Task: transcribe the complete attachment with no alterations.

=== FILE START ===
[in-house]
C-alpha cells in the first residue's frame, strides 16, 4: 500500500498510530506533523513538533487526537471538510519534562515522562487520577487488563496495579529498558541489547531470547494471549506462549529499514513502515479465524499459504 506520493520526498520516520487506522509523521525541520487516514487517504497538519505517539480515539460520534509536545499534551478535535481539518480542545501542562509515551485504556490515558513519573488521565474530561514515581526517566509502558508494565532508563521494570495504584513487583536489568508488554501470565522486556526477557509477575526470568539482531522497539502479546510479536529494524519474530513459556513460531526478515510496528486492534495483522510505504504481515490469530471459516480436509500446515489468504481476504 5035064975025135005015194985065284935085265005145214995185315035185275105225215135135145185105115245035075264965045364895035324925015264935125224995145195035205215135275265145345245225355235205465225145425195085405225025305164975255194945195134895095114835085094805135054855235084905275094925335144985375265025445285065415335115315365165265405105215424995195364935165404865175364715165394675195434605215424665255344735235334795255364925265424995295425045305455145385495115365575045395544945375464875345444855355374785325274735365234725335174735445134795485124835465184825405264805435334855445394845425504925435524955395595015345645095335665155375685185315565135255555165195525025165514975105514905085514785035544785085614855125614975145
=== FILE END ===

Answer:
[in-house]
C-alpha cells in the first residue's frame, strides 16, 4: 500500500498510530506533523513538533487526537471538510519534562515522562487520577487488563496495579529498558541489547531470547494471549506462549529499514513502515479465524499459504 506520493520526498520516520487506522509523521525541520487516514487517504497538519505517539480515539460520534509536545499534551478535535481539518480542545501542562509515551485504556490515558513519573488521565474530561514515581526517566509502558508494565532508563521494570495504584513487583536489568508488554501470565522486556526477557509477575526470568539482531522497539502479546510479536529494524519474530513459556513460531526478515510496528486492534495483522510505504504481515490469530471459516480436509500446515489468504481476504 5035064975025135005015194985065284935085265005145214995185315035185275105225215135135145185105115245035075264965045364895035324925015264935125224995145195035205215135275265145345245225355235205465225145425195085405225025305164975255194945195134895095114835085094805135054855235084905275094925335144985375265025445285065415335115315365165265405105215424995195364935165404865175364715165394675195434605215424665255344735235334795255364925265424995295425045305455145385495115365575045395544945375464875345444855355374785325274735365234725335174735445134795485124835465184825405264805435334855445394845425504925435524955395595015345645095335665155375685185315565135255555165195525025165514975105514905085514785035544785085614855125614975145